By Ilona Kauremszky

Q: How can you tell a good guidebook from a bad one? I'm planning a trip overseas this summer and don't want to purchase a book only to discover it's useless.

A: USA Today's Kathy McCabe, columnist of the "Informed Traveler," has a shopping list of advice when it comes to purchasing the perfect guide book.

Before embarking on your journey, besides visiting the travel section of your local bookstore, McCabe lists familiarity of the destination as a number one factor when purchasing a guidebook.

After all, if you've visited before, chances are better that key landmarks will be remembered not to mention currency and visa entry information. Familiarity helps you decide whether to purchase a pocket-sized book or an expanded version with maps and phrases.

Today, many publications specialize in certain subjects geared to a specific audience. For the cruise lover, there is Anne Vipond's, "Mediterranean By Cruise Ship." Although it is pricey, another favorite is the Michelin Travel Publications as well as The Rough Guide travel books and Fodors.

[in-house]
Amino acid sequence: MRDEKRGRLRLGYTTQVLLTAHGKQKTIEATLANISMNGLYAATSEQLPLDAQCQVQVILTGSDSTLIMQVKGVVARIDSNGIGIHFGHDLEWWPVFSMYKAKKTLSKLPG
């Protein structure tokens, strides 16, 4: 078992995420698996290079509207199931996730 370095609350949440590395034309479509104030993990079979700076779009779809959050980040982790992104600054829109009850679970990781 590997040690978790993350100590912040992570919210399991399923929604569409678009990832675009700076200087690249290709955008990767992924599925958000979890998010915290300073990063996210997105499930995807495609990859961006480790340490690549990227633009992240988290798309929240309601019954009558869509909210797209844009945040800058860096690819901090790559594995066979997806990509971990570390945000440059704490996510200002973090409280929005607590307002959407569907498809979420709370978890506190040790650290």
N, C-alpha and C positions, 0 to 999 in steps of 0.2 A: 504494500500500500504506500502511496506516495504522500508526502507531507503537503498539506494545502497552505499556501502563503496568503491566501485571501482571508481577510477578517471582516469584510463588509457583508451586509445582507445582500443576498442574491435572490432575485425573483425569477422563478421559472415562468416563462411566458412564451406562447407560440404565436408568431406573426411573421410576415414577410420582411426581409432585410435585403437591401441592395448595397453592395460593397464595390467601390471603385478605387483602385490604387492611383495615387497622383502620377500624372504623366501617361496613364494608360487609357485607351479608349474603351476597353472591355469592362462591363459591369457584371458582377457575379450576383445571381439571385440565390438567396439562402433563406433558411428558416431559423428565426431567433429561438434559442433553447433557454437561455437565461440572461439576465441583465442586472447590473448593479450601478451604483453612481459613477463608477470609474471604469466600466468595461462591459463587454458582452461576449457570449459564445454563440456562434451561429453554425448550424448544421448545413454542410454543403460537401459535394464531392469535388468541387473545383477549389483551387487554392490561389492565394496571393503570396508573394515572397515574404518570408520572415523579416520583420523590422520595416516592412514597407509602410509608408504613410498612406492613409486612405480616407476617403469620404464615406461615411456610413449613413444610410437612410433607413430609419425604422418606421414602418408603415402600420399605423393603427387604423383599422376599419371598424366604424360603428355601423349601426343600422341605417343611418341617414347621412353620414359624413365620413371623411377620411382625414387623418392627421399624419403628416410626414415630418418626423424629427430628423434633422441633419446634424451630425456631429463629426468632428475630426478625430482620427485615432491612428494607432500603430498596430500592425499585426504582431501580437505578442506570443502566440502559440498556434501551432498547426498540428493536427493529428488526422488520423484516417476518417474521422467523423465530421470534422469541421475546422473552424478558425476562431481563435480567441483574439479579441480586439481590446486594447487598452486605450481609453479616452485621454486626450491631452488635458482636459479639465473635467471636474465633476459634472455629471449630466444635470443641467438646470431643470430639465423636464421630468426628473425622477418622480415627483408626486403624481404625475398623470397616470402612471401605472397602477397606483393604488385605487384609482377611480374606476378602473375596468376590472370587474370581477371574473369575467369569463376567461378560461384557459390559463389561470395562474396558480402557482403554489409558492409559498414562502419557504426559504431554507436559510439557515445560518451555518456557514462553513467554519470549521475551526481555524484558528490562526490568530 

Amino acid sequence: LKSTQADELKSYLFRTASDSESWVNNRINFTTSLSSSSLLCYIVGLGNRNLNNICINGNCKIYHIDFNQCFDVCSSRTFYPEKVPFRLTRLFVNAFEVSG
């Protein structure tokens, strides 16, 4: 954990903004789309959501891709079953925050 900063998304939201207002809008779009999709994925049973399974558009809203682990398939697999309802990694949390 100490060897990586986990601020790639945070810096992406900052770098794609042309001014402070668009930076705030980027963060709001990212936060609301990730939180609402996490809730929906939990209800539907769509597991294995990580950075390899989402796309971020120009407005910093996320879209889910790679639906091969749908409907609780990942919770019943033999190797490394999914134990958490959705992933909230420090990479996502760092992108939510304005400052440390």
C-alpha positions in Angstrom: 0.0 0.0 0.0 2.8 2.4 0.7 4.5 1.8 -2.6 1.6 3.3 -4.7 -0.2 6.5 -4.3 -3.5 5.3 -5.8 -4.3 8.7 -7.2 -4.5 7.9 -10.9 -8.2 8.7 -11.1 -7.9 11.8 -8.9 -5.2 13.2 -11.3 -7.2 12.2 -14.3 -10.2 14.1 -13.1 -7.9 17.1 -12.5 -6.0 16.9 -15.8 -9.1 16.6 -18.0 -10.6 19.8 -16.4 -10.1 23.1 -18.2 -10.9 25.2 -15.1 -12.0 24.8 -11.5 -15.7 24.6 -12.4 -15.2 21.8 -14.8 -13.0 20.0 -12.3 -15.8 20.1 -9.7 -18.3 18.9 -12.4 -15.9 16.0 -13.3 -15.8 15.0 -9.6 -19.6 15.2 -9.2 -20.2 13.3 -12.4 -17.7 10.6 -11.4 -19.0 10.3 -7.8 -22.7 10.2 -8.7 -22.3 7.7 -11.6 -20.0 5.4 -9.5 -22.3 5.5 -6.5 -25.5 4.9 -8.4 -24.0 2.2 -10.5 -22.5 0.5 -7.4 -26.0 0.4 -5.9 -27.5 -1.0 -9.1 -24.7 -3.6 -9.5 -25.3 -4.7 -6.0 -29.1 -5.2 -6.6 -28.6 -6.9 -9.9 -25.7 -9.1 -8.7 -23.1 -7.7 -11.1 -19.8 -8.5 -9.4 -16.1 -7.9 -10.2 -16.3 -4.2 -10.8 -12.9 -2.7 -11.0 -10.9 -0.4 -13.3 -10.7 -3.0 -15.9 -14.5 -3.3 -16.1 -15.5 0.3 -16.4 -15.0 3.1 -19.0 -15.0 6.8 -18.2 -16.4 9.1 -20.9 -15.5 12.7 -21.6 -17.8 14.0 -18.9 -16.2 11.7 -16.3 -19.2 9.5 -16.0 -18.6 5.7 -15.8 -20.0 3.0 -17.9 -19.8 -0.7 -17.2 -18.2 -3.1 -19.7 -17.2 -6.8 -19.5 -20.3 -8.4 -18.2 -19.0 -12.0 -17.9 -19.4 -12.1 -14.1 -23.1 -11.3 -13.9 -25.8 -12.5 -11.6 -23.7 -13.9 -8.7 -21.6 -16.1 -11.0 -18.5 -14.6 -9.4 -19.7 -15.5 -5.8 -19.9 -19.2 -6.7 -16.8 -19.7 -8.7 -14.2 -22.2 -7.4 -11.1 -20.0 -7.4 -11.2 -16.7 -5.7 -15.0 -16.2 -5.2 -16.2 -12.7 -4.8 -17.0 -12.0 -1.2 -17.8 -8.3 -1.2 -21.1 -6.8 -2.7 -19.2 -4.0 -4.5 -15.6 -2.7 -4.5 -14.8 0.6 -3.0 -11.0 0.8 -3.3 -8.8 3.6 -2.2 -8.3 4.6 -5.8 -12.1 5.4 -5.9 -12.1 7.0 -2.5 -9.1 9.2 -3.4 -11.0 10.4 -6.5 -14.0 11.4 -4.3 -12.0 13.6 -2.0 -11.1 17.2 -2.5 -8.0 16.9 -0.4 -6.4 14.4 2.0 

What about your travel budget? When it comes to guidebooks most cover a range of budgets. Plus there are several publications devoted to the budget traveler, Frommer's "XDollar-A-Day" guides and Sandra Gustafson's "Cheap Eats/Sleeps" series are a couple that come to mind.

I know when traveling you will accumulate a variety of publications once at the destination itself.

Tourism centers in all major cities have a plethora of free brochures. So, consider the weight of your purchased guidebook as this extra weight will affect your experience. You may decide to photocopy certain sections and leave the hardcover in the hotel room.


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